Sklash is a senior hydrogeologist for Dragun Corporation. Vakili is a hydrogeologist for Dragun Corporation.
A common reaction to the word “isotopes” is that they are nasty fallout from atomic bombs. This article explains how isotopes (even some related to atomic-bomb fallout) have helped to change our understanding of where nitrate in streams and groundwater originated. Hint: It may not be what you think.
The building blocks
Remember how we used to think of atoms in high school? There are three things to remember. First, an atom is the smallest bit of an element, like hydrogen (H), that retains the chemical and physical properties of that element.
Second, atoms are made up of a central nucleus of protons (positively charged objects) and sometimes neutrons (neutrally charged objects) surrounded by orbiting electrons (negatively charged objects).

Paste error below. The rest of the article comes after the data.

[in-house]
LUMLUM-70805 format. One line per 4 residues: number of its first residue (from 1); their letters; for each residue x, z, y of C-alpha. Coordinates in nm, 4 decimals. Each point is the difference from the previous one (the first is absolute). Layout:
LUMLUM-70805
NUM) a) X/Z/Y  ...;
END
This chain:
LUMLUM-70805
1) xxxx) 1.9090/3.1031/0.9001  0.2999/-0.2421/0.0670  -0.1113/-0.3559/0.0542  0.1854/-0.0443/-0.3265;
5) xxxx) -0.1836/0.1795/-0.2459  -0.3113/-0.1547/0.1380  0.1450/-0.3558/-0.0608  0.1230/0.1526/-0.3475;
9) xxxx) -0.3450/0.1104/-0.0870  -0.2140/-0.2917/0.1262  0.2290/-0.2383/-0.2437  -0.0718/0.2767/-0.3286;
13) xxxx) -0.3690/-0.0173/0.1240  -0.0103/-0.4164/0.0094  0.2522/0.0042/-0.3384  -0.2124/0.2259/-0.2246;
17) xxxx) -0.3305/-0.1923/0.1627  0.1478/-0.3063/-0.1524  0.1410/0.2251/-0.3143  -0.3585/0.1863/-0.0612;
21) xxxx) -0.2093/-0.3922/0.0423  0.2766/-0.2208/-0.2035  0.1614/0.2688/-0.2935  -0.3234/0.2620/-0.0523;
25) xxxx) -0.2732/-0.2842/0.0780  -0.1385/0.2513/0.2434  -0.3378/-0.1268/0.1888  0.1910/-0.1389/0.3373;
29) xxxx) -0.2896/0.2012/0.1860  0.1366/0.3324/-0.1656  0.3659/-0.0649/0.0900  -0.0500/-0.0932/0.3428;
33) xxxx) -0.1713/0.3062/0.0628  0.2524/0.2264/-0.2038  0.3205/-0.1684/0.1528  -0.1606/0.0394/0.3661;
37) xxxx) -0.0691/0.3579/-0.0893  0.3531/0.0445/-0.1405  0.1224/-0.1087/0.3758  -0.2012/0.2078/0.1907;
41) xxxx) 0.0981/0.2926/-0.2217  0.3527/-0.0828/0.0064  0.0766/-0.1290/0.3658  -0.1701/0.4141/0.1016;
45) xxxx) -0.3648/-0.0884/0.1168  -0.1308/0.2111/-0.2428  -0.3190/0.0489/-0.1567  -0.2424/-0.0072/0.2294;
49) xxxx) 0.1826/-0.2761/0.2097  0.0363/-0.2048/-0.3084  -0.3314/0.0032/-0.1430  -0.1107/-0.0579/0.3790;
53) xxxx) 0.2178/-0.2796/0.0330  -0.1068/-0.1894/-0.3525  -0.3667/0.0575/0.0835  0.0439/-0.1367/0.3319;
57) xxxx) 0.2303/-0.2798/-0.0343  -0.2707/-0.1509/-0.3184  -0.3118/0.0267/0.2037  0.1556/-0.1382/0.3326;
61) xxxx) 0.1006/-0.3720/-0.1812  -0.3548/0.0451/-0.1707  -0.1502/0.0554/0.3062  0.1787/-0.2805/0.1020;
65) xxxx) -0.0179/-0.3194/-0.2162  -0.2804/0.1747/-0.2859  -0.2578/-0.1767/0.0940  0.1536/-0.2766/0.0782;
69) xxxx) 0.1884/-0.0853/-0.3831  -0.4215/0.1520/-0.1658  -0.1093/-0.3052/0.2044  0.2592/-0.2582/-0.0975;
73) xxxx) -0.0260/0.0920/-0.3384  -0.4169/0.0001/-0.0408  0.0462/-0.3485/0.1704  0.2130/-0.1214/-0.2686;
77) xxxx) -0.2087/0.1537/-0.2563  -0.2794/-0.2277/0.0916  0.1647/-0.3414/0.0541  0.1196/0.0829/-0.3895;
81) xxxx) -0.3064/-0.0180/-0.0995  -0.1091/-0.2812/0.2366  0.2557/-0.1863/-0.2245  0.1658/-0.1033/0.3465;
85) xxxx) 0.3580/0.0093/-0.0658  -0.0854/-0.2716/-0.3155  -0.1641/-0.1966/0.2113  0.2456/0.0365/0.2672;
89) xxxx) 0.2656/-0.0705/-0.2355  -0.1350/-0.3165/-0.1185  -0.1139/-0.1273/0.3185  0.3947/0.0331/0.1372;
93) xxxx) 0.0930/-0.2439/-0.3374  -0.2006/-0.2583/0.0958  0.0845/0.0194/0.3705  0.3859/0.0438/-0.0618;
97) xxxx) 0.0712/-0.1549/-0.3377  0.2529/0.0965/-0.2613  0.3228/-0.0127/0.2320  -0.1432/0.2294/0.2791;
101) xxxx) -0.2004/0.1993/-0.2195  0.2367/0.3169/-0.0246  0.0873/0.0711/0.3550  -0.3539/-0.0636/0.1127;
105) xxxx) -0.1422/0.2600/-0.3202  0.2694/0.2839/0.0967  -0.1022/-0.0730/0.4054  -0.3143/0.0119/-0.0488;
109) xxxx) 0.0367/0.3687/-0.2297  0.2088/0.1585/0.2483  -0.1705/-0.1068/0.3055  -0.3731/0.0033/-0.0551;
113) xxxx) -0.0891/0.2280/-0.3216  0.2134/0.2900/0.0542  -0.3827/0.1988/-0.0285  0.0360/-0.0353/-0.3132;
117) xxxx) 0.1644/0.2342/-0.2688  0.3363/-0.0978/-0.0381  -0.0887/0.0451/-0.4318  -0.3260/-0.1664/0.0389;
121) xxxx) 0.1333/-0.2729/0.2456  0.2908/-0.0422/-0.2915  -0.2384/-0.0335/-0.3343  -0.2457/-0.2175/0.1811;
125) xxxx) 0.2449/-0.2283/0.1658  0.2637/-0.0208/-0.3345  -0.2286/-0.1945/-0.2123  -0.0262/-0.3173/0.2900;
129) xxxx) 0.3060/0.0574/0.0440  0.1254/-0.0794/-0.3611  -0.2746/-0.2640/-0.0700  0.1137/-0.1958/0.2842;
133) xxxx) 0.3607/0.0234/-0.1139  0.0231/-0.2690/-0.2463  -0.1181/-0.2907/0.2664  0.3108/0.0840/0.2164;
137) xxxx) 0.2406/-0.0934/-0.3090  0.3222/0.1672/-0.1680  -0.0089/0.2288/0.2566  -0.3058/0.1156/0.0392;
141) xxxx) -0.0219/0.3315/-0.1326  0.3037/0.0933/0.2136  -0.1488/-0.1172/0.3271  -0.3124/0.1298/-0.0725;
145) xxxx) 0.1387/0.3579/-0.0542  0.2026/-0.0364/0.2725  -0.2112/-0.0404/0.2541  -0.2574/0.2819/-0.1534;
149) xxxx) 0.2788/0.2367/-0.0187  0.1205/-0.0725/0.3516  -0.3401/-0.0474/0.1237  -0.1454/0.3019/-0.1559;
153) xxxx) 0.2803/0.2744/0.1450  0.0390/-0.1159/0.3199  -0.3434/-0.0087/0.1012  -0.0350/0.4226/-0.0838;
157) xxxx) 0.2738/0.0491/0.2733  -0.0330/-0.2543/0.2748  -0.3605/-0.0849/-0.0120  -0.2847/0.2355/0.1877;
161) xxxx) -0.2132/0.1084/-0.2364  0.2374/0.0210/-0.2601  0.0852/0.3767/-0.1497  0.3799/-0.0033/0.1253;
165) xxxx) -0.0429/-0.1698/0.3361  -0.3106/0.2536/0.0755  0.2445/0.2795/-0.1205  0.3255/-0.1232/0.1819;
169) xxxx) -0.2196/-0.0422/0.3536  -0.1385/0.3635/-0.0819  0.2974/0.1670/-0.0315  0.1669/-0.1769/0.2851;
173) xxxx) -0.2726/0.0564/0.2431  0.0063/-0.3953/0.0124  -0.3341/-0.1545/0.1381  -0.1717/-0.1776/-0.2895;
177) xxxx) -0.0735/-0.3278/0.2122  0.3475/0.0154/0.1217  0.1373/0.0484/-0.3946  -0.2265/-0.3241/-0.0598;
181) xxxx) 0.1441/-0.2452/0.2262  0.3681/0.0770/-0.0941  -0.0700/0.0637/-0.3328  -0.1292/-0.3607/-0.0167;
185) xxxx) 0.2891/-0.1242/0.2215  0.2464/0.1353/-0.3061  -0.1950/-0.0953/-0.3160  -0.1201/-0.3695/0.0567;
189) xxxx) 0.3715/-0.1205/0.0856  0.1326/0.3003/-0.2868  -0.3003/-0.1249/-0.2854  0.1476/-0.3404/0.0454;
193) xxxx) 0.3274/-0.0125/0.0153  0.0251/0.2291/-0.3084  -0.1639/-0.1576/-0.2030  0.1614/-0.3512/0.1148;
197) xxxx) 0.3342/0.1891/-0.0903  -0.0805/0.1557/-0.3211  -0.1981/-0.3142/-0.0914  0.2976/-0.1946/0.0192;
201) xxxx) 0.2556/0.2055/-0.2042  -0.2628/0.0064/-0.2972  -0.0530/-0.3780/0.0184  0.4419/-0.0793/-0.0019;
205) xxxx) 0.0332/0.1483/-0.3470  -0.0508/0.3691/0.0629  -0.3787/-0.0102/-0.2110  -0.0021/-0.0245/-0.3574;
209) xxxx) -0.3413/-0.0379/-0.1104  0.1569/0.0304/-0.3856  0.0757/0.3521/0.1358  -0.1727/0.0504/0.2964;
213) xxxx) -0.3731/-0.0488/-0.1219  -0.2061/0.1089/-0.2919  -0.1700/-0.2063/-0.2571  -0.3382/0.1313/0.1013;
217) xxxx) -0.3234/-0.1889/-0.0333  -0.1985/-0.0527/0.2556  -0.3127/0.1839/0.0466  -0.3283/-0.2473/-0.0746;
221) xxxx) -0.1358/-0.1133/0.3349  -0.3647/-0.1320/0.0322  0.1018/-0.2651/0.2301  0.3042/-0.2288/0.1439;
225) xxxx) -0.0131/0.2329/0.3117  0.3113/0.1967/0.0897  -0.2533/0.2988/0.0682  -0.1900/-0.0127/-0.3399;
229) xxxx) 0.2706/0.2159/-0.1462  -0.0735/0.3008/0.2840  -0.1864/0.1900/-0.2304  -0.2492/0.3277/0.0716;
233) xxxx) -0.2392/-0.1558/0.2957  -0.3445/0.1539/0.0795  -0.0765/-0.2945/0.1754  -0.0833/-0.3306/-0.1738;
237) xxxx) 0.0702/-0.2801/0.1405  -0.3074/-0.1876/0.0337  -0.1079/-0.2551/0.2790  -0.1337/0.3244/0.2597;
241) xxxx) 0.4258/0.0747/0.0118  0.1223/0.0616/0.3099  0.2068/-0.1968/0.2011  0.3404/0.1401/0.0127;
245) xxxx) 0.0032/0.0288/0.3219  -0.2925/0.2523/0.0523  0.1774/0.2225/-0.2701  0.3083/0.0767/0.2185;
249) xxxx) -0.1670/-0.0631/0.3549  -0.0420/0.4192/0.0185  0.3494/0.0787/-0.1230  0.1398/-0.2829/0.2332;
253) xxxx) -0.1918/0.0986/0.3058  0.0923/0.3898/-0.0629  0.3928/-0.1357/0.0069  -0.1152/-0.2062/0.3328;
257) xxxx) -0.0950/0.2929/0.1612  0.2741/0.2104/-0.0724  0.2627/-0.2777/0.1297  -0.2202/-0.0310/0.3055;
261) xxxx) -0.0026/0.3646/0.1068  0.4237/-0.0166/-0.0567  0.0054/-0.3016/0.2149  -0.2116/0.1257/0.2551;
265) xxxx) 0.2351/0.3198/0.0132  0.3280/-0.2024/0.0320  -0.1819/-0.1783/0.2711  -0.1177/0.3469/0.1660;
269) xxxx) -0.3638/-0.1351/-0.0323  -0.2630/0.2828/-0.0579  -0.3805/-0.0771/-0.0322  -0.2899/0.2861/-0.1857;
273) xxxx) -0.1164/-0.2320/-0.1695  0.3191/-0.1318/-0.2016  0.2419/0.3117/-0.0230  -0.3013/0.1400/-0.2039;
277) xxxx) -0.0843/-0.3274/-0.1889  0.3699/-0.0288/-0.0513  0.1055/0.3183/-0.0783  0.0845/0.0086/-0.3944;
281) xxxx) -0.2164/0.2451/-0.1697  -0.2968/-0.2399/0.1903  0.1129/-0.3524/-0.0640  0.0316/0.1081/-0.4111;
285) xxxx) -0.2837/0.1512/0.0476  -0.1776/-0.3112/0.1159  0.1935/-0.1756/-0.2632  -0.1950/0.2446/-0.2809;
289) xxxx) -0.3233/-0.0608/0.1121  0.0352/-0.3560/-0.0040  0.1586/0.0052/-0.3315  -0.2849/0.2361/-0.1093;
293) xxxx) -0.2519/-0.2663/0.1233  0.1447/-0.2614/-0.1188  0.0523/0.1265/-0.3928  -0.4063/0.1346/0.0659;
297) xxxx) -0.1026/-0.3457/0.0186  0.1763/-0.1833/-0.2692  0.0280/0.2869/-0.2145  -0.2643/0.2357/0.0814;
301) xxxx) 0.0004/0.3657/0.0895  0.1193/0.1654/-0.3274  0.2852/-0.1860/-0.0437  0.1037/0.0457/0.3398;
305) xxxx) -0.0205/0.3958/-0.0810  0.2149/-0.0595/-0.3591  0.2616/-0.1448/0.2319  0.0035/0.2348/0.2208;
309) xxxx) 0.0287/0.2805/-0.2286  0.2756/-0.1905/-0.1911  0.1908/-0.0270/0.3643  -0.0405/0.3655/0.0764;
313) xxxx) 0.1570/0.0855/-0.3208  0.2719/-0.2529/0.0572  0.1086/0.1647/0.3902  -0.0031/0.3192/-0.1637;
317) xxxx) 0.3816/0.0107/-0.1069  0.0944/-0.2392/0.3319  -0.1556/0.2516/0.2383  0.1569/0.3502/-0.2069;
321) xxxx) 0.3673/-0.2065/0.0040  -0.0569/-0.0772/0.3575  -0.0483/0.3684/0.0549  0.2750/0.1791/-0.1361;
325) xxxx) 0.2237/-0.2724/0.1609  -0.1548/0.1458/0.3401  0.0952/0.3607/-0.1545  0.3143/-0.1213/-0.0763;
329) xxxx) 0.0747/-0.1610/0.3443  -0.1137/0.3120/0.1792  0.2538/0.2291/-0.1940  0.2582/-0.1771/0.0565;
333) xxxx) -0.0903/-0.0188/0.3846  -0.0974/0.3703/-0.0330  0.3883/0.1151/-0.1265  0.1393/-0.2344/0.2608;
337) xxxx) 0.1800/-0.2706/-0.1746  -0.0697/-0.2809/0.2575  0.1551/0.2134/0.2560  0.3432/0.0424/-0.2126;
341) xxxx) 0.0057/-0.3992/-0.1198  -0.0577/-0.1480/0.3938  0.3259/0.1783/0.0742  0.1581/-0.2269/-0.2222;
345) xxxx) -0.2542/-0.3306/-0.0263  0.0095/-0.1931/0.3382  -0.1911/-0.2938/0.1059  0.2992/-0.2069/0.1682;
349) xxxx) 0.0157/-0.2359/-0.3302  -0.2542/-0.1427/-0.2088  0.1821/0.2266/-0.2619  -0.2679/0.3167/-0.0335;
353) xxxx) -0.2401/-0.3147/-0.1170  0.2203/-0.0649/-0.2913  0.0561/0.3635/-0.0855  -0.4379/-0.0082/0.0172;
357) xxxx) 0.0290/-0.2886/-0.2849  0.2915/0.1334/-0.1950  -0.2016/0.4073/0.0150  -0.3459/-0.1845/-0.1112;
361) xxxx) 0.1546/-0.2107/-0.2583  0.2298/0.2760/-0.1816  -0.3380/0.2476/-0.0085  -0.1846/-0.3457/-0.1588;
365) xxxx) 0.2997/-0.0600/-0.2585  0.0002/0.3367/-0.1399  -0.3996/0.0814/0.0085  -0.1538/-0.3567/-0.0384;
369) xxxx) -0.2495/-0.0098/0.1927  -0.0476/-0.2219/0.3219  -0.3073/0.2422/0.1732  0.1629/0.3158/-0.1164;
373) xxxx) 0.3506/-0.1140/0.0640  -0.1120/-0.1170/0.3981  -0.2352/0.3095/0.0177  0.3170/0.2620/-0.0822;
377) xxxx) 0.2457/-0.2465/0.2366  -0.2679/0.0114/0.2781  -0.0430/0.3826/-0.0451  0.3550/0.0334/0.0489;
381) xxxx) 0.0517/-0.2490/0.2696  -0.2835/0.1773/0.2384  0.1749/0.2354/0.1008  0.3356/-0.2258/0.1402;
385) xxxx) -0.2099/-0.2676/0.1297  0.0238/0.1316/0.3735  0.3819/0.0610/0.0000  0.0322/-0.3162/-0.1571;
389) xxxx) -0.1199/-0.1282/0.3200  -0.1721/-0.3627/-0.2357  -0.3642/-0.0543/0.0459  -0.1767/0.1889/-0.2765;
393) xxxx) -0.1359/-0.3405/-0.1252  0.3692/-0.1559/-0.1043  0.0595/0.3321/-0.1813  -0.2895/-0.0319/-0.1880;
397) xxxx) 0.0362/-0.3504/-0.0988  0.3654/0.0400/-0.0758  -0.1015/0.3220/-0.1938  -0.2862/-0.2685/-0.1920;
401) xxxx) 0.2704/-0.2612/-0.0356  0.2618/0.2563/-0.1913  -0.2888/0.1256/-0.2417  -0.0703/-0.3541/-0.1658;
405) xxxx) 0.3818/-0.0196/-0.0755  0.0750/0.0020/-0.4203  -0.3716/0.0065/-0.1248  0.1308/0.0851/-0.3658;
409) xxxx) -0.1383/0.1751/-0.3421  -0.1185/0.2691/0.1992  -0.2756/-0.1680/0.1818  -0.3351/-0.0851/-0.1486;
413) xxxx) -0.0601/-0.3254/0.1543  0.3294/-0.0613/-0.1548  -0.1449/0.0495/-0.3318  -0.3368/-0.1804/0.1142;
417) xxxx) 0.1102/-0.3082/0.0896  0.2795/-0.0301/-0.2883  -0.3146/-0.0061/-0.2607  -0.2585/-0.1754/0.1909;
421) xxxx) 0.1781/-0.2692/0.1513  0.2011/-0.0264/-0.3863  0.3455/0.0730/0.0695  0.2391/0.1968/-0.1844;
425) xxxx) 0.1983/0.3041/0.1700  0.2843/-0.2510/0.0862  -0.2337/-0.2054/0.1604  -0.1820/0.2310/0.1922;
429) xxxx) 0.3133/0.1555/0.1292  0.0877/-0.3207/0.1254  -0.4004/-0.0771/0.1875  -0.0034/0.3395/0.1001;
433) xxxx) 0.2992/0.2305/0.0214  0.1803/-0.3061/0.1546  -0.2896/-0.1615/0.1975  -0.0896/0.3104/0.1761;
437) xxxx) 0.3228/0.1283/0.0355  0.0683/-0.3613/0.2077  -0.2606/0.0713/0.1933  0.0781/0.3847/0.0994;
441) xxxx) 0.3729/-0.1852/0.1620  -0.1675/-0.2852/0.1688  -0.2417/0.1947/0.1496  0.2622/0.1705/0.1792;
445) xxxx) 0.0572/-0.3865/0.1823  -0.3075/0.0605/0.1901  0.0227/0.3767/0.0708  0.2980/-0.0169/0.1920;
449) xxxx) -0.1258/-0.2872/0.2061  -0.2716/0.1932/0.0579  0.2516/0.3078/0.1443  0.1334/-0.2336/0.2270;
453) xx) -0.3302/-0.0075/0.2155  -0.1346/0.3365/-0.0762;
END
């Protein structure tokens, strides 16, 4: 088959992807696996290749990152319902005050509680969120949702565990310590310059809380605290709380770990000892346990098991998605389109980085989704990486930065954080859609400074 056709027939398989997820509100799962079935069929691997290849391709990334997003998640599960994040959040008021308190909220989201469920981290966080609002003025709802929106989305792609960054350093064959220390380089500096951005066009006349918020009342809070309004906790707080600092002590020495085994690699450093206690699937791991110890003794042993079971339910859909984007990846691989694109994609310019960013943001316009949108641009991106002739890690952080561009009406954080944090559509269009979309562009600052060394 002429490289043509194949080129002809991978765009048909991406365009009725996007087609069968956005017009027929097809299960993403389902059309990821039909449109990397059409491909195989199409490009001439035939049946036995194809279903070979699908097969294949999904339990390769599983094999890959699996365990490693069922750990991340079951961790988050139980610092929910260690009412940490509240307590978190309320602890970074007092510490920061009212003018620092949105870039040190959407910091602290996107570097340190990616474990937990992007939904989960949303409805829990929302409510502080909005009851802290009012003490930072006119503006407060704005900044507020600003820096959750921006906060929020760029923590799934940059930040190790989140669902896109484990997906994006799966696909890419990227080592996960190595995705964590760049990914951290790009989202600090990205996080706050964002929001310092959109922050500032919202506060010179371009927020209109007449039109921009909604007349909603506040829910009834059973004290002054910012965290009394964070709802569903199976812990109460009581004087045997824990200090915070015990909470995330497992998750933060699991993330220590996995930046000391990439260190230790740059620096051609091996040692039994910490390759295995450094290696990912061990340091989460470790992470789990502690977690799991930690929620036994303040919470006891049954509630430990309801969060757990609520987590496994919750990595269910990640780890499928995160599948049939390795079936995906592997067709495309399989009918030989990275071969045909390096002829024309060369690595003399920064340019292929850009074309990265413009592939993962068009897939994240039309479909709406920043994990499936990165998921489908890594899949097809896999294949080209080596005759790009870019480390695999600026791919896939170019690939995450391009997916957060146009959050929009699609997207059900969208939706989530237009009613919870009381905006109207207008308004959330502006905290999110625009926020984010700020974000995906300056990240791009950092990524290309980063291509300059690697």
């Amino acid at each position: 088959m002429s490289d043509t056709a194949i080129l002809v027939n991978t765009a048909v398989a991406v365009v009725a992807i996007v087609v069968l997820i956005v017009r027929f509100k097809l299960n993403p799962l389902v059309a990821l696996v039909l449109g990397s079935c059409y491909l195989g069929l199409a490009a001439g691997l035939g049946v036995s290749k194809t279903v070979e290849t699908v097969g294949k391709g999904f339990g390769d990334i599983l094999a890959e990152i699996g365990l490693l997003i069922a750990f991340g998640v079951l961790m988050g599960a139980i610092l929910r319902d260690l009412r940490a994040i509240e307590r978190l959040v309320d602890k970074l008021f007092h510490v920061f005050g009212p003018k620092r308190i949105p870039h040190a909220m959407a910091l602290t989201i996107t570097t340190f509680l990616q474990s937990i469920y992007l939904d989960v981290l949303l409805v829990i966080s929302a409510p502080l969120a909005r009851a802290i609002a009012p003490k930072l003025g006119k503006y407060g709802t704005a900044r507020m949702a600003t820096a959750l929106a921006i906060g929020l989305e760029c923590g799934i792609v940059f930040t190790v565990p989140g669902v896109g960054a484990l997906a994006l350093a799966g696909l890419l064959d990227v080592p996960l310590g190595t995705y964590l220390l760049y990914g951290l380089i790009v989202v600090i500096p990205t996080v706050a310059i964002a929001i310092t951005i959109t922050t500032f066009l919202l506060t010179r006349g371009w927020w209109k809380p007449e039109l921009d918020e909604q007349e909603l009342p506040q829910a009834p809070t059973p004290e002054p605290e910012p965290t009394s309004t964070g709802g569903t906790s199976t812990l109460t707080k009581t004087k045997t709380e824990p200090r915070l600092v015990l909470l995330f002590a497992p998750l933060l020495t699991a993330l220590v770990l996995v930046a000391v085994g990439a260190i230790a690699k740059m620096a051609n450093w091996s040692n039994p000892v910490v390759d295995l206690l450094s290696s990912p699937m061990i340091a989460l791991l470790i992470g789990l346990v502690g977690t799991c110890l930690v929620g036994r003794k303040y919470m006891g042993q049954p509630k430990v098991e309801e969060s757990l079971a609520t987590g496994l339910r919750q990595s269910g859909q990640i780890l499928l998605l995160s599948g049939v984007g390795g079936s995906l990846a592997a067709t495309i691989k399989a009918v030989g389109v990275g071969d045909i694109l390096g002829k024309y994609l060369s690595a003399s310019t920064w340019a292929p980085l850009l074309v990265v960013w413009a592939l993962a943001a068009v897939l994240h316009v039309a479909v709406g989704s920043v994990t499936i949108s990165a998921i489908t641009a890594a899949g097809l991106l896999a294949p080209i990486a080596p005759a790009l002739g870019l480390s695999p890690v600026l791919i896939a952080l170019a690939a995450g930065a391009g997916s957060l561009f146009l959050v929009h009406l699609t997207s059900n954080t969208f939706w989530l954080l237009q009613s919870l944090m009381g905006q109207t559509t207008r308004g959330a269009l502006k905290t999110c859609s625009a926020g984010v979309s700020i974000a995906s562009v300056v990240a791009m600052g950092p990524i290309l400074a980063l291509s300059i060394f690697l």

Third, protons and neutrons have mass (weight). Electrons do not.
Next, an atom can have several different versions, or “isotopes,” that differ only by the number of neutrons in the nucleus. For example, all H atoms have one proton and one electron. Hydrogen has three isotopes: “protium” (1H) has one proton and one electron, “deuterium” (2H) has one proton, one electron, and one neutron, and “tritium” (3H) has one proton, one electron, and two neutrons.
Hydrogen isotopes are denoted by the superscript next to the “H.” The superscript is the atomic mass (protons plus neutrons). Heavier isotopes (those with higher atomic mass) behave differently than lighter isotopes during physical processes like evaporation of water.